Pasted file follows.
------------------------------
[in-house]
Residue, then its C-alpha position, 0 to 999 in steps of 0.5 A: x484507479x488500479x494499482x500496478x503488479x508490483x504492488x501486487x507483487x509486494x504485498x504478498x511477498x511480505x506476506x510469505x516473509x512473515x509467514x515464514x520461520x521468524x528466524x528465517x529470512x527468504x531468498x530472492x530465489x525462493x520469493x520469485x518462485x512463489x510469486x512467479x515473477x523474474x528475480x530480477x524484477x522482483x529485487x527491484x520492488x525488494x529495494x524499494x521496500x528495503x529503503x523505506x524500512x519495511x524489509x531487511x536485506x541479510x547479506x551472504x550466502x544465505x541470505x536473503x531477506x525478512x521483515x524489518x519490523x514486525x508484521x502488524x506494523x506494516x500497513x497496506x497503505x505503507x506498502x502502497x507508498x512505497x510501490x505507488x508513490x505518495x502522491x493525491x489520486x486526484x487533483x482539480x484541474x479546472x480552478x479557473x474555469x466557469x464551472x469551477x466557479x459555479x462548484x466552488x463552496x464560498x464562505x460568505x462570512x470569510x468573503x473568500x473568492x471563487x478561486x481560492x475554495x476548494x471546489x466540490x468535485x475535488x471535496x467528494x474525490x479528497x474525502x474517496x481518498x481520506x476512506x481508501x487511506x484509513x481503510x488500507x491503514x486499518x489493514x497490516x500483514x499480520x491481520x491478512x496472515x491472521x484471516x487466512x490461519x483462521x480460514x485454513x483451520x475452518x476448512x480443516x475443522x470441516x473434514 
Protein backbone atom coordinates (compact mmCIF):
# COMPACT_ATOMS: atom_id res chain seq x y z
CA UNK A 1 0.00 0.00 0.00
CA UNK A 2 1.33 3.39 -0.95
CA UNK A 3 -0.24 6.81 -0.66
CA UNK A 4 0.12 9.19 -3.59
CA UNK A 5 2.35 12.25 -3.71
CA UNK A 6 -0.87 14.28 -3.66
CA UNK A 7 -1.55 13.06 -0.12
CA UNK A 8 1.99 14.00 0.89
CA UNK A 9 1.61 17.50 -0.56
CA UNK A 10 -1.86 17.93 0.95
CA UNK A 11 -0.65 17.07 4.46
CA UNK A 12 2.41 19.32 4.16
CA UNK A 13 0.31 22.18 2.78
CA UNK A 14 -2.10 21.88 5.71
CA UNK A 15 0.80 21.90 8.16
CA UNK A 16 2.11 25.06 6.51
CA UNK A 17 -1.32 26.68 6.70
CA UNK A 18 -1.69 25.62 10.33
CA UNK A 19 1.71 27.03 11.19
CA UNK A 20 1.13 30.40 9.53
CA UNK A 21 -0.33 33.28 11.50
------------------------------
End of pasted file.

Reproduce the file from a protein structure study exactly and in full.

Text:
[in-house]
Residue, then its C-alpha position, 0 to 999 in steps of 0.5 A: x484507479x488500479x494499482x500496478x503488479x508490483x504492488x501486487x507483487x509486494x504485498x504478498x511477498x511480505x506476506x510469505x516473509x512473515x509467514x515464514x520461520x521468524x528466524x528465517x529470512x527468504x531468498x530472492x530465489x525462493x520469493x520469485x518462485x512463489x510469486x512467479x515473477x523474474x528475480x530480477x524484477x522482483x529485487x527491484x520492488x525488494x529495494x524499494x521496500x528495503x529503503x523505506x524500512x519495511x524489509x531487511x536485506x541479510x547479506x551472504x550466502x544465505x541470505x536473503x531477506x525478512x521483515x524489518x519490523x514486525x508484521x502488524x506494523x506494516x500497513x497496506x497503505x505503507x506498502x502502497x507508498x512505497x510501490x505507488x508513490x505518495x502522491x493525491x489520486x486526484x487533483x482539480x484541474x479546472x480552478x479557473x474555469x466557469x464551472x469551477x466557479x459555479x462548484x466552488x463552496x464560498x464562505x460568505x462570512x470569510x468573503x473568500x473568492x471563487x478561486x481560492x475554495x476548494x471546489x466540490x468535485x475535488x471535496x467528494x474525490x479528497x474525502x474517496x481518498x481520506x476512506x481508501x487511506x484509513x481503510x488500507x491503514x486499518x489493514x497490516x500483514x499480520x491481520x491478512x496472515x491472521x484471516x487466512x490461519x483462521x480460514x485454513x483451520x475452518x476448512x480443516x475443522x470441516x473434514 
Protein backbone atom coordinates (compact mmCIF):
# COMPACT_ATOMS: atom_id res chain seq x y z
CA UNK A 1 0.00 0.00 0.00
CA UNK A 2 1.33 3.39 -0.95
CA UNK A 3 -0.24 6.81 -0.66
CA UNK A 4 0.12 9.19 -3.59
CA UNK A 5 2.35 12.25 -3.71
CA UNK A 6 -0.87 14.28 -3.66
CA UNK A 7 -1.55 13.06 -0.12
CA UNK A 8 1.99 14.00 0.89
CA UNK A 9 1.61 17.50 -0.56
CA UNK A 10 -1.86 17.93 0.95
CA UNK A 11 -0.65 17.07 4.46
CA UNK A 12 2.41 19.32 4.16
CA UNK A 13 0.31 22.18 2.78
CA UNK A 14 -2.10 21.88 5.71
CA UNK A 15 0.80 21.90 8.16
CA UNK A 16 2.11 25.06 6.51
CA UNK A 17 -1.32 26.68 6.70
CA UNK A 18 -1.69 25.62 10.33
CA UNK A 19 1.71 27.03 11.19
CA UNK A 20 1.13 30.40 9.53
CA UNK A 21 -0.33 33.28 11.50